5. Conclusions

The correlation between the number of bathers on a beach and S. aureus counts in the seawater samples indicates that the contamination of Kantrida and Ploče beaches by S. aureus is likely due to bathers. When compared to other, less-loaded beaches in the county, the incidence and levels of S. aureus were significantly higher at these urban beaches, very often overloaded with bathers. This was probably not only due to the higher number of bathers, as a main source of S. aureus, but also to significantly higher sampling frequency, which increases the probability of recording pollution. No correlation was found between S. aureus and fecal indicator bacteria (FIB), E. coli and intestinal enterococci, thus indicating that S. aureus was not of fecal origin and that the current indicator bacteria are not always an adequate indicator of health risk.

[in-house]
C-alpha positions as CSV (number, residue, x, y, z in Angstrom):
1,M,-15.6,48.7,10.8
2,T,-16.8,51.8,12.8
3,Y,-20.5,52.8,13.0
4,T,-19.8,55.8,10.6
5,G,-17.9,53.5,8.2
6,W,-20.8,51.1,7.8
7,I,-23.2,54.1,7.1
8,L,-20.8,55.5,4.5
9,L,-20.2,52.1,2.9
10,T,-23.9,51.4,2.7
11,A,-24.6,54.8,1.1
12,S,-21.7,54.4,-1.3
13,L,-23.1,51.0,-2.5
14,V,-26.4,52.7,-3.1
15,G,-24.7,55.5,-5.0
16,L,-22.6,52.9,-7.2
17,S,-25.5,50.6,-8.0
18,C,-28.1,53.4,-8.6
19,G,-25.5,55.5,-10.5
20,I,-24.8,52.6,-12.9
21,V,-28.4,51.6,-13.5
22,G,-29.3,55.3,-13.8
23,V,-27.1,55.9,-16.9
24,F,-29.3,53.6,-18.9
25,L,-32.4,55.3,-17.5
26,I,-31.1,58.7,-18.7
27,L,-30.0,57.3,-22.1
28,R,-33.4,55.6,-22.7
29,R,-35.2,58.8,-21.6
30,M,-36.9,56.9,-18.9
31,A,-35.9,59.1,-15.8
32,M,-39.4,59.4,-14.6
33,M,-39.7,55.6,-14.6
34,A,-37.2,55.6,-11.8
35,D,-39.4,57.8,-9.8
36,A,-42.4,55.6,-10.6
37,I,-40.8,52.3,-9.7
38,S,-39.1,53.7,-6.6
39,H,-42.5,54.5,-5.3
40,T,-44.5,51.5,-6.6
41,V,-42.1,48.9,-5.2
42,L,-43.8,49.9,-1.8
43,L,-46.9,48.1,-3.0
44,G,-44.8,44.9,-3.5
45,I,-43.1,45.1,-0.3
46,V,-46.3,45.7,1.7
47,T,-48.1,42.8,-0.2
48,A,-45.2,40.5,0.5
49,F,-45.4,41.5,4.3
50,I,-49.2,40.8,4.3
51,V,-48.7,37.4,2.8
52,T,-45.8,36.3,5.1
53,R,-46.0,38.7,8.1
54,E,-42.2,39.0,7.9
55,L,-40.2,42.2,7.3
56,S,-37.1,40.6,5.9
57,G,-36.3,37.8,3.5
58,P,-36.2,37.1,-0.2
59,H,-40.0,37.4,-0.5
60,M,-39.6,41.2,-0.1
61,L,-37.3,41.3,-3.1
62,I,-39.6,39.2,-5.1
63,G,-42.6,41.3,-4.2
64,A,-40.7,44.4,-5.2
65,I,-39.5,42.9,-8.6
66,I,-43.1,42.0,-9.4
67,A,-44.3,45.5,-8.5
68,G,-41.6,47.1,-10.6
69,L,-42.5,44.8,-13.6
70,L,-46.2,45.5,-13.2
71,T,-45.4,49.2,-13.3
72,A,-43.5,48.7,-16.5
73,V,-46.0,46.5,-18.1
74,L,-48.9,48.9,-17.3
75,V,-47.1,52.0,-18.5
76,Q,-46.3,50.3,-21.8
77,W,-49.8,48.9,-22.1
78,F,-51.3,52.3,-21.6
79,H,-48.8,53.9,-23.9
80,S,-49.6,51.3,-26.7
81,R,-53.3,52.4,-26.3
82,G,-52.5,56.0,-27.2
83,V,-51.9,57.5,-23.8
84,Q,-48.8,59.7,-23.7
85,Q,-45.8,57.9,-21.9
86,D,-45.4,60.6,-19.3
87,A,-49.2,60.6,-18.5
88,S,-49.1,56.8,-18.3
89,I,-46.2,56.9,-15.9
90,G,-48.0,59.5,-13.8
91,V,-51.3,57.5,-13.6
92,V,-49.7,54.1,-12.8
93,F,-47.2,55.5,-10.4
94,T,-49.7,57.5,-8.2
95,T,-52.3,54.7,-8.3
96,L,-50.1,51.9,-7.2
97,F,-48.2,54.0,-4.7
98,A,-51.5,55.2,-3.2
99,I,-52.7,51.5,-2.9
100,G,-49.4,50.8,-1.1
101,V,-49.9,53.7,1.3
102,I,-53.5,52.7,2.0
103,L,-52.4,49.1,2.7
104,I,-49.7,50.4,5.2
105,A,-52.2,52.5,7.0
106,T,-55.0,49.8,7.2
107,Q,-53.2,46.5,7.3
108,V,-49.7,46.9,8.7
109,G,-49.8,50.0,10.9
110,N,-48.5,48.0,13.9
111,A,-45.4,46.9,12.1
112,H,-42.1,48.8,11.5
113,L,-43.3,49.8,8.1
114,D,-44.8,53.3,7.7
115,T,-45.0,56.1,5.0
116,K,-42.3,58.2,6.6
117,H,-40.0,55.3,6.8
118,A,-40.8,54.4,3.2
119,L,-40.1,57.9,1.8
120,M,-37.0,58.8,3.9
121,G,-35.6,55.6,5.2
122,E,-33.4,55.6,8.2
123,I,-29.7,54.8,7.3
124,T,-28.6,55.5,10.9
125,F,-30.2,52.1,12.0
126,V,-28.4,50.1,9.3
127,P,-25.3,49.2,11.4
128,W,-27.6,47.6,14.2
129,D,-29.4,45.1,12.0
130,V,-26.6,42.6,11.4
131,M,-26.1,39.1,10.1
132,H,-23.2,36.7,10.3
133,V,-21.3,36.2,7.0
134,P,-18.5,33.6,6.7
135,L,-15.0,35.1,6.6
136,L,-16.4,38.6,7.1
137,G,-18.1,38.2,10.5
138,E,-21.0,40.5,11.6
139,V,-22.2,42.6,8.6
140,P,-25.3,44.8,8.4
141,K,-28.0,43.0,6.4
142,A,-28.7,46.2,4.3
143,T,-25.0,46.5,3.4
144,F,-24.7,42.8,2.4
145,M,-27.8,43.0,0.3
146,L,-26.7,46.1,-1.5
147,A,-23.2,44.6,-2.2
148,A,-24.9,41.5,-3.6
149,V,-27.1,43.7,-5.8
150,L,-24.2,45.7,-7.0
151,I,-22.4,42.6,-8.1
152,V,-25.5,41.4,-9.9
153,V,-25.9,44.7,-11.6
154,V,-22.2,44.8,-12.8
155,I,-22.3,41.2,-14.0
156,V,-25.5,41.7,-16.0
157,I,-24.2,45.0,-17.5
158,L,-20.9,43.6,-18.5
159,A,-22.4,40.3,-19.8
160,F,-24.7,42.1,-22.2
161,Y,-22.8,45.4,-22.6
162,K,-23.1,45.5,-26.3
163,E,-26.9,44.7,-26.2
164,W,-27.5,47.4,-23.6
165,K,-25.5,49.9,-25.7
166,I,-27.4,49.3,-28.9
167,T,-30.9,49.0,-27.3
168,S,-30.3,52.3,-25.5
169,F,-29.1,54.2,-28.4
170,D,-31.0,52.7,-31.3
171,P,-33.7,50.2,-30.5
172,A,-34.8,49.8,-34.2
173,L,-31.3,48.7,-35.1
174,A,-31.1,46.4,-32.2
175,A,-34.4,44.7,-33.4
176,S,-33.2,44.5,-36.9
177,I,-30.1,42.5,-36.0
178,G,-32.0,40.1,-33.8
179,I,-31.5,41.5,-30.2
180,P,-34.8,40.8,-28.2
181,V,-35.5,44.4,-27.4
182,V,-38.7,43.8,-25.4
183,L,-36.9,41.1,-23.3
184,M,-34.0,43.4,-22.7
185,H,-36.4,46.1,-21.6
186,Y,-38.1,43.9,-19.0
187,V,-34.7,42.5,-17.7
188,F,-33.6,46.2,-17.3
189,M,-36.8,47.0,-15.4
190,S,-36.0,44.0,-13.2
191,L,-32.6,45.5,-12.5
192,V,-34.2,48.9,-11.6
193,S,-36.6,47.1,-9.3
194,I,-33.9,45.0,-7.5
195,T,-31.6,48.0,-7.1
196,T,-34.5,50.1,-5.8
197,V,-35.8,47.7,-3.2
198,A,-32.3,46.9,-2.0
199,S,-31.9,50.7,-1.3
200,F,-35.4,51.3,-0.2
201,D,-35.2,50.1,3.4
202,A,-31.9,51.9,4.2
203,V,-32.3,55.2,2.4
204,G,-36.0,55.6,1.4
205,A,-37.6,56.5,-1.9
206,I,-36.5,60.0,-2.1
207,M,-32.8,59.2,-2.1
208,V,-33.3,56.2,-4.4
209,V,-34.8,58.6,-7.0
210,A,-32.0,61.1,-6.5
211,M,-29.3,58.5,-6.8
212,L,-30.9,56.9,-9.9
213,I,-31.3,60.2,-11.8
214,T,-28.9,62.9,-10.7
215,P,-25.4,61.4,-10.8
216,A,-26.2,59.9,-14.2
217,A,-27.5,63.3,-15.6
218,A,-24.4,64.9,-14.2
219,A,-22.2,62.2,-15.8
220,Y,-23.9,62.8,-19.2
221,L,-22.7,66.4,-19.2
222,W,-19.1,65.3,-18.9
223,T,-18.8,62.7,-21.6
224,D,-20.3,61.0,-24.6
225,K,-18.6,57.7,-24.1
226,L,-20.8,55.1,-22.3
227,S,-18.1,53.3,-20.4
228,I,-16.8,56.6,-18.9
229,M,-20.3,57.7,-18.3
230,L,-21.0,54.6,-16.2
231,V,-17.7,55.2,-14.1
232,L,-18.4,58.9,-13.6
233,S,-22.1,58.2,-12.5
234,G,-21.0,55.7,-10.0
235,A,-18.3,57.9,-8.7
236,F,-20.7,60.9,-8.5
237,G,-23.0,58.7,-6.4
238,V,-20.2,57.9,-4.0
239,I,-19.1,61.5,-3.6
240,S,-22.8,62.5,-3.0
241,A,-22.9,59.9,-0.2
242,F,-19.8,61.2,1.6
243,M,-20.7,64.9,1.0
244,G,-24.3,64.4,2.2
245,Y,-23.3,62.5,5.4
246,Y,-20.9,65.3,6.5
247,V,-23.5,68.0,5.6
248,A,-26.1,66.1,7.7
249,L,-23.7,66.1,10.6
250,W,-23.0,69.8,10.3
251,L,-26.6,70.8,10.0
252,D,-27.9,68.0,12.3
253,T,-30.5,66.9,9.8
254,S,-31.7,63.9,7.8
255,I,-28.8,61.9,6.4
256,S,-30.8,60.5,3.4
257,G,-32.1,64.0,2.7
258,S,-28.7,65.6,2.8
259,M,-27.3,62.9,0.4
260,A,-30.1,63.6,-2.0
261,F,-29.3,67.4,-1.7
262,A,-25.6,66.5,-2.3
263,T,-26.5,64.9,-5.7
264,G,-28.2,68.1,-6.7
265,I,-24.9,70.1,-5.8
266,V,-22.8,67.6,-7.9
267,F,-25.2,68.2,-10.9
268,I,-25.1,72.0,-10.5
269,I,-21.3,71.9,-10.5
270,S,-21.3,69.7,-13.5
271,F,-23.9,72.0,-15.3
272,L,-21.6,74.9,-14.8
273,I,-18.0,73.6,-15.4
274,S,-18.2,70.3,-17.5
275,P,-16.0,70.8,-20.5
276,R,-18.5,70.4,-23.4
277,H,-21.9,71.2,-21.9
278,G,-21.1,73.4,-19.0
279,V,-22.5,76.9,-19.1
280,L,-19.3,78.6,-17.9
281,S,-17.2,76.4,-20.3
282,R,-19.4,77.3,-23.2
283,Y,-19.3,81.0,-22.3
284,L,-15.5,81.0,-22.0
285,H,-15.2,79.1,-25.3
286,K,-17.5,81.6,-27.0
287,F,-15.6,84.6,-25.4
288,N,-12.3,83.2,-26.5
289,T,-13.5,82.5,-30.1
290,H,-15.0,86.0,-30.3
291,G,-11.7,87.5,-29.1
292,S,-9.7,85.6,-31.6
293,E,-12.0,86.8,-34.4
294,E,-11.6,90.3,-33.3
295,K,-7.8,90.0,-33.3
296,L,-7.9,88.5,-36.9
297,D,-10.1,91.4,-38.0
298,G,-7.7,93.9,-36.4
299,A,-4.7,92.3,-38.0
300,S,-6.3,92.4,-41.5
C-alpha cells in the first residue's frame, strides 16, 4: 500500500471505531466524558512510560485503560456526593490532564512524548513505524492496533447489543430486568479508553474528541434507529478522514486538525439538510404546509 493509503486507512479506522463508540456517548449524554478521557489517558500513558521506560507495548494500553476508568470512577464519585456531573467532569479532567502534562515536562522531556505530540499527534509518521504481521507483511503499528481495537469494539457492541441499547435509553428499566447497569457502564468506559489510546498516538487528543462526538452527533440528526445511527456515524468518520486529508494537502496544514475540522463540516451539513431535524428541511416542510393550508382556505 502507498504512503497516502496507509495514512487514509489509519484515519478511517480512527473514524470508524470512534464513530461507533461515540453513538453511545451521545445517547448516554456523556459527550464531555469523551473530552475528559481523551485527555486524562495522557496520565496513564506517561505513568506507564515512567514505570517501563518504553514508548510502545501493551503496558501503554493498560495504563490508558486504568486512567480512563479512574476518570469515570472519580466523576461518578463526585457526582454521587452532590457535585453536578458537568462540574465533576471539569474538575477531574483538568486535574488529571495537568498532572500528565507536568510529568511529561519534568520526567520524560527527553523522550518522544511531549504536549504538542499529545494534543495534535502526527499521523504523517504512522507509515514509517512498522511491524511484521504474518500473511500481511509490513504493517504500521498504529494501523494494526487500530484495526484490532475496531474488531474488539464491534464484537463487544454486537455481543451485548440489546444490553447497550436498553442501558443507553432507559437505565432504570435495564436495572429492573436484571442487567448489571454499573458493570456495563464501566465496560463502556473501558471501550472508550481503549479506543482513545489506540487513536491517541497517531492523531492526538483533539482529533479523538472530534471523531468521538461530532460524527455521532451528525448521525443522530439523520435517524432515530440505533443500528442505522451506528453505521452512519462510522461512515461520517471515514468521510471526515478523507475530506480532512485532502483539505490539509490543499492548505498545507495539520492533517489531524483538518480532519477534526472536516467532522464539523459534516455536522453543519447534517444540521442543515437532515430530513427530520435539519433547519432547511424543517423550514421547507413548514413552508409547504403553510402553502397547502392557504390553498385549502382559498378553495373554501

Based on its incidence and levels recorded in seawater in this study, the possibility of including S. aureus as an additional parameter in official (routine) monitoring of bathing water quality at excessively loaded urban beaches is justified, regardless of the microbiological seawater quality based on FIB levels. Sampling frequency at these beaches should also be increased. Additional research is required in order to obtain a better understanding of the issue and document relevant discussions. In addition to conducting epidemiological studies regarding the correlation of S. aureus in bathing water with the incidence of staphylococcal infections, current sampling frequency should be reconsidered, and guideline values of S. aureus need to be proposed.